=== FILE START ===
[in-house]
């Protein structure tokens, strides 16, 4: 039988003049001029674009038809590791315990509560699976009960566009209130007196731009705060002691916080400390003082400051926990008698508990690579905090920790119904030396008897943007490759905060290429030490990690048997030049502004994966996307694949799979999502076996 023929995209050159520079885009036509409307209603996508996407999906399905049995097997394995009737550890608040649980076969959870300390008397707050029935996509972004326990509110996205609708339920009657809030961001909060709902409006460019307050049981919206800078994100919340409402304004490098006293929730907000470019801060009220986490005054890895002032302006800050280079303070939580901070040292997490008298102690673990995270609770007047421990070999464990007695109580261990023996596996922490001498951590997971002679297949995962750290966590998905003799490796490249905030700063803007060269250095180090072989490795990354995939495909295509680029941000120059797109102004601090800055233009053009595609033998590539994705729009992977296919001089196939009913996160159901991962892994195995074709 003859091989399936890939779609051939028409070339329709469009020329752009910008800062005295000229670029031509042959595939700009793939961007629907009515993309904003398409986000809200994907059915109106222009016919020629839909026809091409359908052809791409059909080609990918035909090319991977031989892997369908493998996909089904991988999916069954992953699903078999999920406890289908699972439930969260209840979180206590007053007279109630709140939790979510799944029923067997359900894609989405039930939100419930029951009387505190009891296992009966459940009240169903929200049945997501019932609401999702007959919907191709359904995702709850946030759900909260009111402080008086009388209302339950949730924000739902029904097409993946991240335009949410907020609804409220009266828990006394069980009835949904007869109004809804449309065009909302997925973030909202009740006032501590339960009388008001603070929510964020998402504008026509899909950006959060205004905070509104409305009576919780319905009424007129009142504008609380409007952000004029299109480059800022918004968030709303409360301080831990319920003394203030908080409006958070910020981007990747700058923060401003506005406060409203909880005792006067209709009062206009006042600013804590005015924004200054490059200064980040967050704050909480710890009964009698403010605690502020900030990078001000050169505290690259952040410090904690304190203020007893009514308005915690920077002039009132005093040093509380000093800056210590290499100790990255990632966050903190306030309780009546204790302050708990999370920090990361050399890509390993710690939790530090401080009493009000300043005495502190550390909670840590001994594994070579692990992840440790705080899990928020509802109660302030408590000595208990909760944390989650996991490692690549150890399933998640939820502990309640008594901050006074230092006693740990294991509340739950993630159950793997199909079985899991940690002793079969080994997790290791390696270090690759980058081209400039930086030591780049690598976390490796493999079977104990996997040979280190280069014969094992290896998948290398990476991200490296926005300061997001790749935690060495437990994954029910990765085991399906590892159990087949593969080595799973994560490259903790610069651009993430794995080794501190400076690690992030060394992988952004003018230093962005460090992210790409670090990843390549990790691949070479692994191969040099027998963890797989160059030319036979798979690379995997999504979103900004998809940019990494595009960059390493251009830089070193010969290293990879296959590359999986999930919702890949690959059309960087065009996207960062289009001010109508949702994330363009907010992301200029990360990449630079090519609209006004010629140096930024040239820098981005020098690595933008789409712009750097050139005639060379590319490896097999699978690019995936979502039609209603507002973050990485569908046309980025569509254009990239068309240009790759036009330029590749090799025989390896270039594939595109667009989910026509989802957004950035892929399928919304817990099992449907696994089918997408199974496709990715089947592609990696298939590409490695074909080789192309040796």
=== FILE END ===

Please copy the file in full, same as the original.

[in-house]
């Protein structure tokens, strides 16, 4: 039988003049001029674009038809590791315990509560699976009960566009209130007196731009705060002691916080400390003082400051926990008698508990690579905090920790119904030396008897943007490759905060290429030490990690048997030049502004994966996307694949799979999502076996 023929995209050159520079885009036509409307209603996508996407999906399905049995097997394995009737550890608040649980076969959870300390008397707050029935996509972004326990509110996205609708339920009657809030961001909060709902409006460019307050049981919206800078994100919340409402304004490098006293929730907000470019801060009220986490005054890895002032302006800050280079303070939580901070040292997490008298102690673990995270609770007047421990070999464990007695109580261990023996596996922490001498951590997971002679297949995962750290966590998905003799490796490249905030700063803007060269250095180090072989490795990354995939495909295509680029941000120059797109102004601090800055233009053009595609033998590539994705729009992977296919001089196939009913996160159901991962892994195995074709 003859091989399936890939779609051939028409070339329709469009020329752009910008800062005295000229670029031509042959595939700009793939961007629907009515993309904003398409986000809200994907059915109106222009016919020629839909026809091409359908052809791409059909080609990918035909090319991977031989892997369908493998996909089904991988999916069954992953699903078999999920406890289908699972439930969260209840979180206590007053007279109630709140939790979510799944029923067997359900894609989405039930939100419930029951009387505190009891296992009966459940009240169903929200049945997501019932609401999702007959919907191709359904995702709850946030759900909260009111402080008086009388209302339950949730924000739902029904097409993946991240335009949410907020609804409220009266828990006394069980009835949904007869109004809804449309065009909302997925973030909202009740006032501590339960009388008001603070929510964020998402504008026509899909950006959060205004905070509104409305009576919780319905009424007129009142504008609380409007952000004029299109480059800022918004968030709303409360301080831990319920003394203030908080409006958070910020981007990747700058923060401003506005406060409203909880005792006067209709009062206009006042600013804590005015924004200054490059200064980040967050704050909480710890009964009698403010605690502020900030990078001000050169505290690259952040410090904690304190203020007893009514308005915690920077002039009132005093040093509380000093800056210590290499100790990255990632966050903190306030309780009546204790302050708990999370920090990361050399890509390993710690939790530090401080009493009000300043005495502190550390909670840590001994594994070579692990992840440790705080899990928020509802109660302030408590000595208990909760944390989650996991490692690549150890399933998640939820502990309640008594901050006074230092006693740990294991509340739950993630159950793997199909079985899991940690002793079969080994997790290791390696270090690759980058081209400039930086030591780049690598976390490796493999079977104990996997040979280190280069014969094992290896998948290398990476991200490296926005300061997001790749935690060495437990994954029910990765085991399906590892159990087949593969080595799973994560490259903790610069651009993430794995080794501190400076690690992030060394992988952004003018230093962005460090992210790409670090990843390549990790691949070479692994191969040099027998963890797989160059030319036979798979690379995997999504979103900004998809940019990494595009960059390493251009830089070193010969290293990879296959590359999986999930919702890949690959059309960087065009996207960062289009001010109508949702994330363009907010992301200029990360990449630079090519609209006004010629140096930024040239820098981005020098690595933008789409712009750097050139005639060379590319490896097999699978690019995936979502039609209603507002973050990485569908046309980025569509254009990239068309240009790759036009330029590749090799025989390896270039594939595109667009989910026509989802957004950035892929399928919304817990099992449907696994089918997408199974496709990715089947592609990696298939590409490695074909080789192309040796």